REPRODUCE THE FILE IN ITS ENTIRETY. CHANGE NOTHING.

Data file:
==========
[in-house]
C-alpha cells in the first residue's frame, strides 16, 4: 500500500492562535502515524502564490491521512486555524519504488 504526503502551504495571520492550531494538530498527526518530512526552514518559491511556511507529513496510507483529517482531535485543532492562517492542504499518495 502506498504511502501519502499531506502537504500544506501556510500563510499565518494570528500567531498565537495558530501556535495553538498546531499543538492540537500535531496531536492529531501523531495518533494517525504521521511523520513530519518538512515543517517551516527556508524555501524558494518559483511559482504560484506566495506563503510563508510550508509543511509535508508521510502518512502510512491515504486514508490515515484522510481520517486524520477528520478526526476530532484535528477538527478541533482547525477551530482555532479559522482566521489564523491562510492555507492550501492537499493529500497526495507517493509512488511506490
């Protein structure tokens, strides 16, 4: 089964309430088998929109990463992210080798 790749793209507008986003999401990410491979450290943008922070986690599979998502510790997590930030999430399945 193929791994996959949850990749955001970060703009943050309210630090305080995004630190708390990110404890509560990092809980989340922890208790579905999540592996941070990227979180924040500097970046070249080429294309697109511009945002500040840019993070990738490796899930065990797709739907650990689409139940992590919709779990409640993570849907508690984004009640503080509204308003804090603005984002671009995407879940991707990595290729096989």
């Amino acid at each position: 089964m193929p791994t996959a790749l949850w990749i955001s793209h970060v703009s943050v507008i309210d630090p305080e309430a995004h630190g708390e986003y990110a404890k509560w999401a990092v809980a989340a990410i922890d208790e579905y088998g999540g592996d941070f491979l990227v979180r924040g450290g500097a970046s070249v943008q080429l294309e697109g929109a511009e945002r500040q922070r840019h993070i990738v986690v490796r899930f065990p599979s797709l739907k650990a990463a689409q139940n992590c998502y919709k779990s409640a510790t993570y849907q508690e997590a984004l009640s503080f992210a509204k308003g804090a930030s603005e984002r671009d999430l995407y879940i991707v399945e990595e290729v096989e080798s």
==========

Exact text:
[in-house]
C-alpha cells in the first residue's frame, strides 16, 4: 500500500492562535502515524502564490491521512486555524519504488 504526503502551504495571520492550531494538530498527526518530512526552514518559491511556511507529513496510507483529517482531535485543532492562517492542504499518495 502506498504511502501519502499531506502537504500544506501556510500563510499565518494570528500567531498565537495558530501556535495553538498546531499543538492540537500535531496531536492529531501523531495518533494517525504521521511523520513530519518538512515543517517551516527556508524555501524558494518559483511559482504560484506566495506563503510563508510550508509543511509535508508521510502518512502510512491515504486514508490515515484522510481520517486524520477528520478526526476530532484535528477538527478541533482547525477551530482555532479559522482566521489564523491562510492555507492550501492537499493529500497526495507517493509512488511506490
């Protein structure tokens, strides 16, 4: 089964309430088998929109990463992210080798 790749793209507008986003999401990410491979450290943008922070986690599979998502510790997590930030999430399945 193929791994996959949850990749955001970060703009943050309210630090305080995004630190708390990110404890509560990092809980989340922890208790579905999540592996941070990227979180924040500097970046070249080429294309697109511009945002500040840019993070990738490796899930065990797709739907650990689409139940992590919709779990409640993570849907508690984004009640503080509204308003804090603005984002671009995407879940991707990595290729096989």
């Amino acid at each position: 089964m193929p791994t996959a790749l949850w990749i955001s793209h970060v703009s943050v507008i309210d630090p305080e309430a995004h630190g708390e986003y990110a404890k509560w999401a990092v809980a989340a990410i922890d208790e579905y088998g999540g592996d941070f491979l990227v979180r924040g450290g500097a970046s070249v943008q080429l294309e697109g929109a511009e945002r500040q922070r840019h993070i990738v986690v490796r899930f065990p599979s797709l739907k650990a990463a689409q139940n992590c998502y919709k779990s409640a510790t993570y849907q508690e997590a984004l009640s503080f992210a509204k308003g804090a930030s603005e984002r671009d999430l995407y879940i991707v399945e990595e290729v096989e080798s």